30. Using XSTATE features in user space applications¶
The x86 architecture supports floating-point extensions which are enumerated via CPUID. Applications consult CPUID and use XGETBV to evaluate which features have been enabled by the kernel XCR0.
Up to AVX-512 and PKRU states, these features are automatically enabled by the kernel if available. Features like AMX TILE_DATA (XSTATE component 18) are enabled by XCR0 as well, but the first use of related instruction is trapped by the kernel because by default the required large XSTATE buffers are not allocated automatically.
30.1. Using dynamically enabled XSTATE features in user space applications¶
The kernel provides an arch_prctl(2) based mechanism for applications to request the usage of such features. The arch_prctl(2) options related to this are:
ARCH_GET_XCOMP_SUPP stores the supported features in userspace storage of type uint64_t. The second argument is a pointer to that storage.
ARCH_GET_XCOMP_PERM stores the features for which the userspace process has permission in userspace storage of type uint64_t. The second argument is a pointer to that storage.
ARCH_REQ_XCOMP_PERM allows to request permission for a dynamically enabled feature or a feature set. A feature set can be mapped to a facility, e.g. AMX, and can require one or more XSTATE components to be enabled.
The feature argument is the number of the highest XSTATE component which is required for a facility to work.
When requesting permission for a feature, the kernel checks the availability. The kernel ensures that sigaltstacks in the process’s tasks are large enough to accommodate the resulting large signal frame. It enforces this both during ARCH_REQ_XCOMP_SUPP and during any subsequent sigaltstack(2) calls. If an installed sigaltstack is smaller than the resulting sigframe size, ARCH_REQ_XCOMP_SUPP results in -ENOSUPP. Also, sigaltstack(2) results in -ENOMEM if the requested altstack is too small for the permitted features.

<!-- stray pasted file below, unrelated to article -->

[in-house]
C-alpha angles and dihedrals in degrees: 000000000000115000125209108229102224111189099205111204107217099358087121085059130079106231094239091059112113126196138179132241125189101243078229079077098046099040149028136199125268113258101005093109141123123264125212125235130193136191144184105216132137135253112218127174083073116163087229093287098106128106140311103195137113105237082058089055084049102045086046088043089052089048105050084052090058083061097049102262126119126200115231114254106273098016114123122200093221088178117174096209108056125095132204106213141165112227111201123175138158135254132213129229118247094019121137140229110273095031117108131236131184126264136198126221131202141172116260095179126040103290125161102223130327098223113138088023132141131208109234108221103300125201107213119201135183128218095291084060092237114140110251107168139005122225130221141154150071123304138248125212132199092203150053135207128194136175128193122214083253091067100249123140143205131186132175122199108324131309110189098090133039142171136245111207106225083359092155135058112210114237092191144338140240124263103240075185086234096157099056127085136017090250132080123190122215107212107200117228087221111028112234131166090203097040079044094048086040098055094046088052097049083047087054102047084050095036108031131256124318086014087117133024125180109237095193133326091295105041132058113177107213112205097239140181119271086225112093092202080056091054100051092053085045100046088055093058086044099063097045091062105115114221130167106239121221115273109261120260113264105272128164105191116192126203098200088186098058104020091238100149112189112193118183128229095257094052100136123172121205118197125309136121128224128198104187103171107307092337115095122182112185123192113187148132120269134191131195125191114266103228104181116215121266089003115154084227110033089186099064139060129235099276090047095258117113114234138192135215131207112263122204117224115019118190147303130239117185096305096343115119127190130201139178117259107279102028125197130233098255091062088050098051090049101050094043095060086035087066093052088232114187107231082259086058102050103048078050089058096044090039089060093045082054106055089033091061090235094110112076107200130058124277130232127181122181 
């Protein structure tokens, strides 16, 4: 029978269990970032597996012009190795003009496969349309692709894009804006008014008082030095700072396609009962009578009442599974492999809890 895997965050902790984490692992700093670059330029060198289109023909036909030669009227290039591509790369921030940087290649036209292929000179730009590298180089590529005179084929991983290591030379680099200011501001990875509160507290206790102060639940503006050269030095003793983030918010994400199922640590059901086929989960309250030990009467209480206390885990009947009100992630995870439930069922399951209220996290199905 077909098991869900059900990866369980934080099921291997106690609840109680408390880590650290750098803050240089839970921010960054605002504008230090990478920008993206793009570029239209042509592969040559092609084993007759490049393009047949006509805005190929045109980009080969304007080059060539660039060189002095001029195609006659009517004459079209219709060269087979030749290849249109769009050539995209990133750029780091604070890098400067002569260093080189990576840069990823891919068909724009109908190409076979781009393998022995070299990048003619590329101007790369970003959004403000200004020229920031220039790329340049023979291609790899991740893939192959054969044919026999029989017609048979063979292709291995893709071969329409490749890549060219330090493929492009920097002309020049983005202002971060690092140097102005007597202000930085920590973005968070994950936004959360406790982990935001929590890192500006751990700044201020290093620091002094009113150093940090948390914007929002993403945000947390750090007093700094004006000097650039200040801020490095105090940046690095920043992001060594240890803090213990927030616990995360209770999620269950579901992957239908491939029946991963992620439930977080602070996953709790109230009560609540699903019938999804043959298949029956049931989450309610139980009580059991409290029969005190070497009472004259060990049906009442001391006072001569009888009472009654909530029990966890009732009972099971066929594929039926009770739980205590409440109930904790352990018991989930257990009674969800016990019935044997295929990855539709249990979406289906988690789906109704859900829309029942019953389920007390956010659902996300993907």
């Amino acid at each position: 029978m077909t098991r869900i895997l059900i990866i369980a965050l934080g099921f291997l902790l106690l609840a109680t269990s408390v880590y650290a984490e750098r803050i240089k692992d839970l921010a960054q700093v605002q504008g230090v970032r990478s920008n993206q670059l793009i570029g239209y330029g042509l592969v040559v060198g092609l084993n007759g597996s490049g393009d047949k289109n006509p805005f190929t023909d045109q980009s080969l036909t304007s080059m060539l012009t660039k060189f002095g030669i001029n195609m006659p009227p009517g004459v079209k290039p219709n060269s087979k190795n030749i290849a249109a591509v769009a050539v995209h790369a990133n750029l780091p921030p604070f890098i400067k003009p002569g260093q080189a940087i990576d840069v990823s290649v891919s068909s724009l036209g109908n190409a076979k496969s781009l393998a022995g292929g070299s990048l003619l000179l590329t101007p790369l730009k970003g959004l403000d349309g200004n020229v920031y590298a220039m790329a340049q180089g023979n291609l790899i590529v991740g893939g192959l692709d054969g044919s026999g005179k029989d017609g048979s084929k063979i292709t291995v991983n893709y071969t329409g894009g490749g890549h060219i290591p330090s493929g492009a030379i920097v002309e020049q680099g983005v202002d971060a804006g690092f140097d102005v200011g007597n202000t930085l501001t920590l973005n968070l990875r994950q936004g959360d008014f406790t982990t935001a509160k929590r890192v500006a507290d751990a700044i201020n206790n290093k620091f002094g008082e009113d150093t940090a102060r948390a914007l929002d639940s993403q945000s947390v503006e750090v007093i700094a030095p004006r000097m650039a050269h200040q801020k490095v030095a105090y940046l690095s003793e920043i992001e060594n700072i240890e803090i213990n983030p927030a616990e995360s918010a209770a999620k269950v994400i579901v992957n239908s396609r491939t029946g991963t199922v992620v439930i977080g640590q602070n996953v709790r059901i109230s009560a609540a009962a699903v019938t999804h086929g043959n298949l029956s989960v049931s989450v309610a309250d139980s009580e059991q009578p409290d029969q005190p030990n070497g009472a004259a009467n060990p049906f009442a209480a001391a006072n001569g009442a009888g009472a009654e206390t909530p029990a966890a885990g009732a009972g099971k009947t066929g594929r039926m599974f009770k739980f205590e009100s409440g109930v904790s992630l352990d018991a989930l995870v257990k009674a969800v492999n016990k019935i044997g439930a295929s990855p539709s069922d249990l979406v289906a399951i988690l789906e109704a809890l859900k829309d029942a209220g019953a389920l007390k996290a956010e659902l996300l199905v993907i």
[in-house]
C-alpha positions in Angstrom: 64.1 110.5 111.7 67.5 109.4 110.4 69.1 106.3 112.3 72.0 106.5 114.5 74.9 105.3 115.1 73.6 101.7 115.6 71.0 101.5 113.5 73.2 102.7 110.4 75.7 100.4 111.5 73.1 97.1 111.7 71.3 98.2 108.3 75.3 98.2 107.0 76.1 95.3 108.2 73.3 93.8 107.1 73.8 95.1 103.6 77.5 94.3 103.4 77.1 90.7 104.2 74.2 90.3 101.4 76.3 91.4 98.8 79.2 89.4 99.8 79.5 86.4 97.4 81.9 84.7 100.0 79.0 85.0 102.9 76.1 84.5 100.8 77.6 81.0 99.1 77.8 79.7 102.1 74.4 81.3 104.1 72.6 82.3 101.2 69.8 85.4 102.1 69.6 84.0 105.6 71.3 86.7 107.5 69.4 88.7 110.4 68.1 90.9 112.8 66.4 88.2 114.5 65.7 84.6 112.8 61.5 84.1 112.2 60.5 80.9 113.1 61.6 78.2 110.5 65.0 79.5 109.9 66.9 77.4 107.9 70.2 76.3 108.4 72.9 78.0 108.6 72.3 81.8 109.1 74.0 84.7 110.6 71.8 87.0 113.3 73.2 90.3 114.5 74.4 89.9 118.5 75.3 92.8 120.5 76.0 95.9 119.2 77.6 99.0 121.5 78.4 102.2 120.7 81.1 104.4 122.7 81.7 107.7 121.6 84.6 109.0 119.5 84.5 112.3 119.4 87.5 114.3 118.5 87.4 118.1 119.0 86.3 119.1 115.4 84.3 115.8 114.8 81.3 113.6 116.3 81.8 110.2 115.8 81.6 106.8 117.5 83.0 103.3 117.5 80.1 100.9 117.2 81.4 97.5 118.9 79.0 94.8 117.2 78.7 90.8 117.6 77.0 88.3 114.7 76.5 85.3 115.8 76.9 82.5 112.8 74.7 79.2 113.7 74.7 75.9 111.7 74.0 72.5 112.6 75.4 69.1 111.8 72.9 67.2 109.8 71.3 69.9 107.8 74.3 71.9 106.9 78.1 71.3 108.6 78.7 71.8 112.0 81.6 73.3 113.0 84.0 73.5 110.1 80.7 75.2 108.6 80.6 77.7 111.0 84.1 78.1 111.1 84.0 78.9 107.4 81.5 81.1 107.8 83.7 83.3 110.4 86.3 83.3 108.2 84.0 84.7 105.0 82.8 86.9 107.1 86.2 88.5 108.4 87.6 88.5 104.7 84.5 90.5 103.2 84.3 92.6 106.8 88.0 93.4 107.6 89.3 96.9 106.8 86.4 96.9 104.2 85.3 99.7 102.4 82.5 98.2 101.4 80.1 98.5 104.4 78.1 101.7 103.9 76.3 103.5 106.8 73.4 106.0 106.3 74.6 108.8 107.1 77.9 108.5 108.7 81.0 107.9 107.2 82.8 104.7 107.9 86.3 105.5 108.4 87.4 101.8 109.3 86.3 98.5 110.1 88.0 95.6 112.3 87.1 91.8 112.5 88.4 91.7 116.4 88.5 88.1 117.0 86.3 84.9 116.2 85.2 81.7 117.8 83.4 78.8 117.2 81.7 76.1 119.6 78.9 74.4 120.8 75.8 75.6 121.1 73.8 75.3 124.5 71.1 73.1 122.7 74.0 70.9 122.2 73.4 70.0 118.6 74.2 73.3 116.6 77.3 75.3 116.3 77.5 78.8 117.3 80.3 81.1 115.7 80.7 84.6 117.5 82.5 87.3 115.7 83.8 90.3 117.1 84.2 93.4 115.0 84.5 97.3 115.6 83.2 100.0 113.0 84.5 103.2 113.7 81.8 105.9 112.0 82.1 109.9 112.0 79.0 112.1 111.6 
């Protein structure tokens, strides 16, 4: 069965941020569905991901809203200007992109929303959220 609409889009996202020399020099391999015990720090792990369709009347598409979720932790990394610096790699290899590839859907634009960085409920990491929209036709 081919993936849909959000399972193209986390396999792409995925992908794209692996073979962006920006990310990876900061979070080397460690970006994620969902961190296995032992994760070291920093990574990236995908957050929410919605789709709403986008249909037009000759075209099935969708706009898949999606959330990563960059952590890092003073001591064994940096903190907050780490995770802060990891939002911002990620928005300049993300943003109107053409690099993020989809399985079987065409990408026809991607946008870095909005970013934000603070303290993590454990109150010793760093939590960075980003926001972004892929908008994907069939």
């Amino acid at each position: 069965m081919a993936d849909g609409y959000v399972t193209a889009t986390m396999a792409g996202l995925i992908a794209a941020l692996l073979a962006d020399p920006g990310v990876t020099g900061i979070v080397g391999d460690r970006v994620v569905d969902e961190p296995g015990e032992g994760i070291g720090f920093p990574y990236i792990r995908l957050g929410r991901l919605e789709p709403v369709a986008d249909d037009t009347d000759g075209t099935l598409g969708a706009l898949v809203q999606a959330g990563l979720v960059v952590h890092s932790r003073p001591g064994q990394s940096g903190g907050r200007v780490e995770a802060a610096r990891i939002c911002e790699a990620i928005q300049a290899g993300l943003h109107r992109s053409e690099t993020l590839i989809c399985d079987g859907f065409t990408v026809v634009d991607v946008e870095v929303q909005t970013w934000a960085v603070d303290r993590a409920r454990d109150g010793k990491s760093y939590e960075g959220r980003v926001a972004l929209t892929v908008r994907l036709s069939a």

Permission, when granted, is valid per process. Permissions are inherited on fork(2) and cleared on exec(3).
The first use of an instruction related to a dynamically enabled feature is trapped by the kernel. The trap handler checks whether the process has permission to use the feature. If the process has no permission then the kernel sends SIGILL to the application. If the process has permission then the handler allocates a larger xstate buffer for the task so the large state can be context switched. In the unlikely cases that the allocation fails, the kernel sends SIGSEGV.
30.2. Dynamic features in signal frames¶
Dynamcally enabled features are not written to the signal frame upon signal entry if the feature is in its initial configuration. This differs from non-dynamic features which are always written regardless of their configuration. Signal handlers can examine the XSAVE buffer’s XSTATE_BV field to determine if a features was written.